I have always had a fascination with how things work. As a kid I drove my parents’ crazy taking things apart but it was part of learning. Even today I will look at something a wonder how it was made or how it works. For most things I believe that if someone else can do it then so can I, now I am not saying that I am smarter than anyone else, I believe for the most part that all of us can figure most things out if we try.
Around a year ago I was looking at a pendulum clock, I have always been fascinated with clocks but never understood how they worked. I started reading articles on the internet and learned the basics. I will not get into detail unless anyone wants more information but the most interesting aspect of a clock is the pendulum. The time it takes a pendulum to make one revolution is the same whether it swings one inch or twelve inches, the only thing that changes the time it take to make that one revolution is the distance of the pendulum its self. Because of this it is great for keeping time as you have a constant that can be used to release the gears.
The point of this article is not to explain how a clock works but what I gained from it. In researching I came across clocks made of wood…gears and all! Being a woodworker I was intrigued by this and decided to research more and found a web site called www.wooden-gear-clocks.com . The web site offers plans and kits for wooden clocks. I ordered a set of the plans and went to work.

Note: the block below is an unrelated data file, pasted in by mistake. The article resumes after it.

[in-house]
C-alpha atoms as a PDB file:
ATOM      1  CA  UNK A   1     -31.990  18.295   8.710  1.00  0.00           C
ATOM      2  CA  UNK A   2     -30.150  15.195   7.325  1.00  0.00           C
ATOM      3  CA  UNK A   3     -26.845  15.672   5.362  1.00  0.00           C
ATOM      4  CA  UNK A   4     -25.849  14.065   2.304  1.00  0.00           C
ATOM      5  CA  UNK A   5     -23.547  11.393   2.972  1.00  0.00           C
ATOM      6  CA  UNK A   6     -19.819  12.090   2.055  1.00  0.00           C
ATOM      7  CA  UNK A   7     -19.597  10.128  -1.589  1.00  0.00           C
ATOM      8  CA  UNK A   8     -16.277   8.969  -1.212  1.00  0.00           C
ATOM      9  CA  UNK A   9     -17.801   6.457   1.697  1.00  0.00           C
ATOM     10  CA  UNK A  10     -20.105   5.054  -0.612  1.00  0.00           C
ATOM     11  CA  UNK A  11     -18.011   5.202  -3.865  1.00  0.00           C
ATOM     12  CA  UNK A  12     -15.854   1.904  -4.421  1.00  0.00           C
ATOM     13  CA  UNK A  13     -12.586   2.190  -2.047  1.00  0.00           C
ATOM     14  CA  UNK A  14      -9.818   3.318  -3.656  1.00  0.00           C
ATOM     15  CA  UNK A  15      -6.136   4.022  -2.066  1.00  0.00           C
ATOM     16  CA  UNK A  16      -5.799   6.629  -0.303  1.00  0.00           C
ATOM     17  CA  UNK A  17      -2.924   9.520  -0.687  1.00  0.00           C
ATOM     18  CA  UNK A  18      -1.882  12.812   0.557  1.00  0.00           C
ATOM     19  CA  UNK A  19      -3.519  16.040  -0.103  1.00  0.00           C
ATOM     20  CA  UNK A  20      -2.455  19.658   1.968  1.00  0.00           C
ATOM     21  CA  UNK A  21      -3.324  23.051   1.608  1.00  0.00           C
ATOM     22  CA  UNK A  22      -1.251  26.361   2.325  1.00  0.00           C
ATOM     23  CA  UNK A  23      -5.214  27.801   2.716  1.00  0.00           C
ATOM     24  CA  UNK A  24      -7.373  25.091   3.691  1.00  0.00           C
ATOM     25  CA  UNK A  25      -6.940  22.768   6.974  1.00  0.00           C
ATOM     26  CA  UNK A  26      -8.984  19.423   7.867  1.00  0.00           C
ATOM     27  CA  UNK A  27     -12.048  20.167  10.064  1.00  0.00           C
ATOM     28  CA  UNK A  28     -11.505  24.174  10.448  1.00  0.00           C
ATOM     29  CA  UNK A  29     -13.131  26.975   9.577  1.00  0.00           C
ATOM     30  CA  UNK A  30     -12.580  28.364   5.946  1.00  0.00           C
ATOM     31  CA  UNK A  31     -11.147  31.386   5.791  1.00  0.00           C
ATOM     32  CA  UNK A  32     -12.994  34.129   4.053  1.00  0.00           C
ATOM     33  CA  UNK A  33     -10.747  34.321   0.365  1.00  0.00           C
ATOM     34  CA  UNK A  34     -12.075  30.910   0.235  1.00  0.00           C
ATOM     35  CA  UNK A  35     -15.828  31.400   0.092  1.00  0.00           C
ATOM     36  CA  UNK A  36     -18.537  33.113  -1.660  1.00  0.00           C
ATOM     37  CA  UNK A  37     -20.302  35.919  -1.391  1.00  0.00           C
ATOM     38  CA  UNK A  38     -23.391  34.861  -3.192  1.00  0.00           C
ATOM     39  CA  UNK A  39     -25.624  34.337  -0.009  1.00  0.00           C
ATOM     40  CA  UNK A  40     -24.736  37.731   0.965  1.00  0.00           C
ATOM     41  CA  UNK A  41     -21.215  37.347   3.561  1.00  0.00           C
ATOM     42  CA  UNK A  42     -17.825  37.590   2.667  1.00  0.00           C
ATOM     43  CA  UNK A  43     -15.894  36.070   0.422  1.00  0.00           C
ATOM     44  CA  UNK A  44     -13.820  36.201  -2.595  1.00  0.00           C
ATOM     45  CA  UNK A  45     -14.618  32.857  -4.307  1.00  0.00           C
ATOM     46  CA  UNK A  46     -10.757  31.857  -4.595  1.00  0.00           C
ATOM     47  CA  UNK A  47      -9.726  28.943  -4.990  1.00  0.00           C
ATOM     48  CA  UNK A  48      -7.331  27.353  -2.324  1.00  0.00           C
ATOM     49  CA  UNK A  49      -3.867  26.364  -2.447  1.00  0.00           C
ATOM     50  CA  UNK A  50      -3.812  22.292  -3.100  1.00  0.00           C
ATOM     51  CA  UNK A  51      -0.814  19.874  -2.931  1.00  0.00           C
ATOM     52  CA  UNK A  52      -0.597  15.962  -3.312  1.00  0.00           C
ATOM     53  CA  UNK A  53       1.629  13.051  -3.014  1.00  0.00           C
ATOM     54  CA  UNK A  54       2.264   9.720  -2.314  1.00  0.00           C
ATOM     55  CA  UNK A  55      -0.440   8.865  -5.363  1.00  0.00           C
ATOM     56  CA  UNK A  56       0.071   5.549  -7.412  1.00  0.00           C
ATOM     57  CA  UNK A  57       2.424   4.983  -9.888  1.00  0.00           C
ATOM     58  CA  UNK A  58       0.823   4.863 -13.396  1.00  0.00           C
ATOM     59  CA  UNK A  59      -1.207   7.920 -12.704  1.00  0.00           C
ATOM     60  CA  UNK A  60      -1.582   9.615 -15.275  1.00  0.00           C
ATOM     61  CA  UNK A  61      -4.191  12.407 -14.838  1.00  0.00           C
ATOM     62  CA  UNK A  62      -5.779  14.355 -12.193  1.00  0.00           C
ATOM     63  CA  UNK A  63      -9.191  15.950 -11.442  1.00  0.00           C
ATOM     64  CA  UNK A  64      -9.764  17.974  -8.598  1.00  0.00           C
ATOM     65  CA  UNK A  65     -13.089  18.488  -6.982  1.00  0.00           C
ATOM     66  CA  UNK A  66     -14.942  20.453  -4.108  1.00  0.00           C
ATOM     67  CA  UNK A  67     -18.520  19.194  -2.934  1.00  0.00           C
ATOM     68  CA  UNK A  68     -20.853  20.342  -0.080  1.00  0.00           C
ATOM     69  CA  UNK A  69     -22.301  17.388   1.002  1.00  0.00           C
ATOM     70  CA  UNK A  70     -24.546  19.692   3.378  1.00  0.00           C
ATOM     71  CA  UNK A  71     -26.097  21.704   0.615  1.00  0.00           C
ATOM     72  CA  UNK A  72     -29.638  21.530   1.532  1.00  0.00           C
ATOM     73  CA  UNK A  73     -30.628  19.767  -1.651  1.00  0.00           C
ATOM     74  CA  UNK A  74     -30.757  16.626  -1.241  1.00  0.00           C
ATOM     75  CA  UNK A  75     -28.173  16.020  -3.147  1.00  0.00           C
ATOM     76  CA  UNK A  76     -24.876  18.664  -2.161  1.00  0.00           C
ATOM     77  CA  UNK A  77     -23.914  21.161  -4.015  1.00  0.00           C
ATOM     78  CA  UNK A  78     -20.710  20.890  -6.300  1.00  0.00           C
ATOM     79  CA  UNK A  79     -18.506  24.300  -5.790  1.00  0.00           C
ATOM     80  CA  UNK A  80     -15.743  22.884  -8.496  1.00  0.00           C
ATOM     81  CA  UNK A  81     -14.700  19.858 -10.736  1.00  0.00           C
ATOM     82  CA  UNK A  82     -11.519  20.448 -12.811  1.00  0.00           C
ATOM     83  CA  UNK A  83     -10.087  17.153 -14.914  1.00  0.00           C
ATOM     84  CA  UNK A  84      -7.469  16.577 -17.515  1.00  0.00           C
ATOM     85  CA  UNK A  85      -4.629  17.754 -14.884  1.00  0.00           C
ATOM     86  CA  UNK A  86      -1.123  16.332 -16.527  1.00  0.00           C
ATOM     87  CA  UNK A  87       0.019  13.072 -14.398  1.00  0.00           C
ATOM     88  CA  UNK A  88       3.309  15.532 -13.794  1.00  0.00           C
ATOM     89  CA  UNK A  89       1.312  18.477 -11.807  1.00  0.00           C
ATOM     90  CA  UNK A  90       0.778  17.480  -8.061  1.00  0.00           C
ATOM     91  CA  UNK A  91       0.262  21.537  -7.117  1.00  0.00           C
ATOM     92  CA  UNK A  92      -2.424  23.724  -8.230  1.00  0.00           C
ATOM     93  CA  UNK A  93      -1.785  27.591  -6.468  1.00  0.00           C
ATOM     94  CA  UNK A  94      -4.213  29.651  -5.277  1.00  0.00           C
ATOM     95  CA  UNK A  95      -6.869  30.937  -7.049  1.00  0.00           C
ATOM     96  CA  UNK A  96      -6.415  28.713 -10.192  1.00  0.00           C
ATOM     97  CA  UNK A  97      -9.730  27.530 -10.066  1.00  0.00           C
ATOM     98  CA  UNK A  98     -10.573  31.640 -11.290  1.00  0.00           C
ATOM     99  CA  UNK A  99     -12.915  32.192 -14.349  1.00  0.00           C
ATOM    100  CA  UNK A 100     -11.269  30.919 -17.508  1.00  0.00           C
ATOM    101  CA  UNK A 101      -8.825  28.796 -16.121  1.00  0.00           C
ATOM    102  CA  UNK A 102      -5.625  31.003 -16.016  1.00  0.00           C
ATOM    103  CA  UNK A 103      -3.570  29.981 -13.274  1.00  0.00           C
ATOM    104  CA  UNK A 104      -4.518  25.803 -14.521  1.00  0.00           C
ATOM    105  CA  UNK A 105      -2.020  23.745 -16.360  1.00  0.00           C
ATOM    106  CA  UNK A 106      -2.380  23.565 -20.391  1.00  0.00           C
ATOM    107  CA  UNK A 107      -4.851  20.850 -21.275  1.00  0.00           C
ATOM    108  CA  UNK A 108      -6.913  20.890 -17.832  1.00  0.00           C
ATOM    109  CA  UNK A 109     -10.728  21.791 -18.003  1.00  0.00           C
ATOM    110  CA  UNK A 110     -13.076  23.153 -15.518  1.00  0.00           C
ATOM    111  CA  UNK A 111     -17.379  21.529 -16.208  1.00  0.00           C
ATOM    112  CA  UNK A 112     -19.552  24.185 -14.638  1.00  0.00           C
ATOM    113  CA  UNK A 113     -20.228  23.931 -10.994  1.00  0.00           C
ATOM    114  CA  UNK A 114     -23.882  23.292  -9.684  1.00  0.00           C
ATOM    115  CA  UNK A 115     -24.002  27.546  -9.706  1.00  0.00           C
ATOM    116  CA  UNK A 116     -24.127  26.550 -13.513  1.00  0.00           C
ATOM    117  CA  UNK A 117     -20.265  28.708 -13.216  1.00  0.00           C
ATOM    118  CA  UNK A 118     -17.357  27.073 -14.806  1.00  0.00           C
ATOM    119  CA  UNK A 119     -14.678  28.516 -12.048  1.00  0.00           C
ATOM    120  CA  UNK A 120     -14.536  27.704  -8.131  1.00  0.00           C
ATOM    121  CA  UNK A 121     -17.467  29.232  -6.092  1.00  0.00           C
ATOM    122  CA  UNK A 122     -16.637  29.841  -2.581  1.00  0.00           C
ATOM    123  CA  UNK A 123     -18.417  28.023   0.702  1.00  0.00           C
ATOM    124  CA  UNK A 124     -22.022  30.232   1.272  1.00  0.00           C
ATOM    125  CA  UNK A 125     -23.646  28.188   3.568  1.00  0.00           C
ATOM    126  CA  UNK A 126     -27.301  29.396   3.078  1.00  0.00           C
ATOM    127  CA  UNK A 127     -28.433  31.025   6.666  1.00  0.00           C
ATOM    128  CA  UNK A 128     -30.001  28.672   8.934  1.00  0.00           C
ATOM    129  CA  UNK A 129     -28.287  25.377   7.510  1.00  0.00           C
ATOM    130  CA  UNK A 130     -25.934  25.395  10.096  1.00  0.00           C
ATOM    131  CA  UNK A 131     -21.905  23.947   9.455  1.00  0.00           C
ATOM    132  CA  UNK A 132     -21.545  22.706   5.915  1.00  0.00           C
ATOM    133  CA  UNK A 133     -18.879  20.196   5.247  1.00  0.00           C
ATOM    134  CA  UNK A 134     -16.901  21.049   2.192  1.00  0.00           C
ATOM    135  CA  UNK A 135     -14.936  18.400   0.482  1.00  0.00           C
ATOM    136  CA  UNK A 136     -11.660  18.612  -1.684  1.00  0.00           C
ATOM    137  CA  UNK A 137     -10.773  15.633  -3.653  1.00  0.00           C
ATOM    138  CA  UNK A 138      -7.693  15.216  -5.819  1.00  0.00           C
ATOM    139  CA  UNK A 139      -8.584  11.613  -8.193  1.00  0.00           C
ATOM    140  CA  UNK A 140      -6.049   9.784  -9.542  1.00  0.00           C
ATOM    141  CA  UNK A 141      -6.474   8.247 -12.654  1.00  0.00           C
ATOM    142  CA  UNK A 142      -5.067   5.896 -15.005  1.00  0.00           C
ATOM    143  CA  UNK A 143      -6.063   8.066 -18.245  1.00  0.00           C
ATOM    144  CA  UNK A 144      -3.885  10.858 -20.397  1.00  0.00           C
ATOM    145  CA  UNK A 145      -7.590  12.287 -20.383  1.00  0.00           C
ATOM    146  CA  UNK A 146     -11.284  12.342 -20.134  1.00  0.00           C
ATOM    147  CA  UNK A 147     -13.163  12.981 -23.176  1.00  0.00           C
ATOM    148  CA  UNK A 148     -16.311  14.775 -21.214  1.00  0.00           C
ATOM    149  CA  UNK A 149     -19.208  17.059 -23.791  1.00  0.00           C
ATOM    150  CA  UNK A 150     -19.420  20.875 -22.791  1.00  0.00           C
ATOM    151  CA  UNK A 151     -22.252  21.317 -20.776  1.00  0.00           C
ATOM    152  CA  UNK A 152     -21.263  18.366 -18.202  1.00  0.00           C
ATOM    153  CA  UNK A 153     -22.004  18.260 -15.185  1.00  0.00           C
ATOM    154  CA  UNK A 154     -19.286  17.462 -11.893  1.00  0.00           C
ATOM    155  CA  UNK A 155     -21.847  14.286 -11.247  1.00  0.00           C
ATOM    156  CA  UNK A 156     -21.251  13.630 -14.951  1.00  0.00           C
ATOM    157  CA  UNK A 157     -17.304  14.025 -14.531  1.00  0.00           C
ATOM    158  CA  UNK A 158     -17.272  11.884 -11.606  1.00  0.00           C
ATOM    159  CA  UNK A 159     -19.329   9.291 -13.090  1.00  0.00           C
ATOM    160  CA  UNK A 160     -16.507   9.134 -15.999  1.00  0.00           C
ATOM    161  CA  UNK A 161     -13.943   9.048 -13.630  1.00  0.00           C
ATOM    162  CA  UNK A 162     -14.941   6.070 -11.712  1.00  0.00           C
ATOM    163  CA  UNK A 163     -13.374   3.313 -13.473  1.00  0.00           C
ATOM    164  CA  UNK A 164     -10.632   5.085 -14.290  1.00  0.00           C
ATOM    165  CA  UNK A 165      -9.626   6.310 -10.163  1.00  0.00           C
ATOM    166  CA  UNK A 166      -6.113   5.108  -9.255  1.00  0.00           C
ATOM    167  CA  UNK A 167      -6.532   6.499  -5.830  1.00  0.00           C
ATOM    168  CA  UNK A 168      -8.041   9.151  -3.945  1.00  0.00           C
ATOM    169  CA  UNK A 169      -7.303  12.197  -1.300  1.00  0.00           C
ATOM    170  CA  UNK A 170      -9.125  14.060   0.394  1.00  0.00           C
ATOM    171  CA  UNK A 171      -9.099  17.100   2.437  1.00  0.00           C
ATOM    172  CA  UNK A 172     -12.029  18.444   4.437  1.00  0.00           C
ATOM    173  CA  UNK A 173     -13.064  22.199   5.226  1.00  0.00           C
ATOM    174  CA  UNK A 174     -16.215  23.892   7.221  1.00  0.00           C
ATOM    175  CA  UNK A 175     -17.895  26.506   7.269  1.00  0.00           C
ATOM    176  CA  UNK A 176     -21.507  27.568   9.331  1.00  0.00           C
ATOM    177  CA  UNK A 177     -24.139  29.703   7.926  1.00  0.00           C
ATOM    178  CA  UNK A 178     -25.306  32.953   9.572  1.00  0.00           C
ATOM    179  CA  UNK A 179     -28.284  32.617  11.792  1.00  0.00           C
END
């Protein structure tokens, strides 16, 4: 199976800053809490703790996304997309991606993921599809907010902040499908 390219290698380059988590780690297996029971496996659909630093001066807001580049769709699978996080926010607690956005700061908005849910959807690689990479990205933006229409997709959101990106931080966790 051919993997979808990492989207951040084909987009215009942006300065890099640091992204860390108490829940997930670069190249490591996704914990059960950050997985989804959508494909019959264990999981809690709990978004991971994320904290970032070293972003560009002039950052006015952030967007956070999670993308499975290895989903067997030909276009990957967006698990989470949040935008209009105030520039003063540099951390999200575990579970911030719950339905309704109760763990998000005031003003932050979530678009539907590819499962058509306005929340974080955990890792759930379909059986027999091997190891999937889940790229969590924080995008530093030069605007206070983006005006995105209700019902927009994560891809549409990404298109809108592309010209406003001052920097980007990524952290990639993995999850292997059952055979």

It was a great project but the gears are very tedious so a scroll saw is a must. There were so many parts that I sent around three months just working on it a little at a time. The plans include full size patterns that I simply applied directly to the material to be cut with a spray contact glue, anytime you try this make sure to only spray one side or it will not come off later. After cutting and finishing all of the parts it was time to start assembly. This was not as difficult of a task as I had though as the plans were easy to read.
Because wood is so sensitivity to moisture and temperature it is not a clock you can just hang on the wall and forget about. It takes some time to get adjusted just run but I have it accurate within about a minute in twelve hours. It is a great conversation piece and it was great learning about how clocks work.
For more pictures of this clock visit my site at http://highrockwoodworking.blogspot.com
-- Chris Adkins, http://highrockwoodworking.com/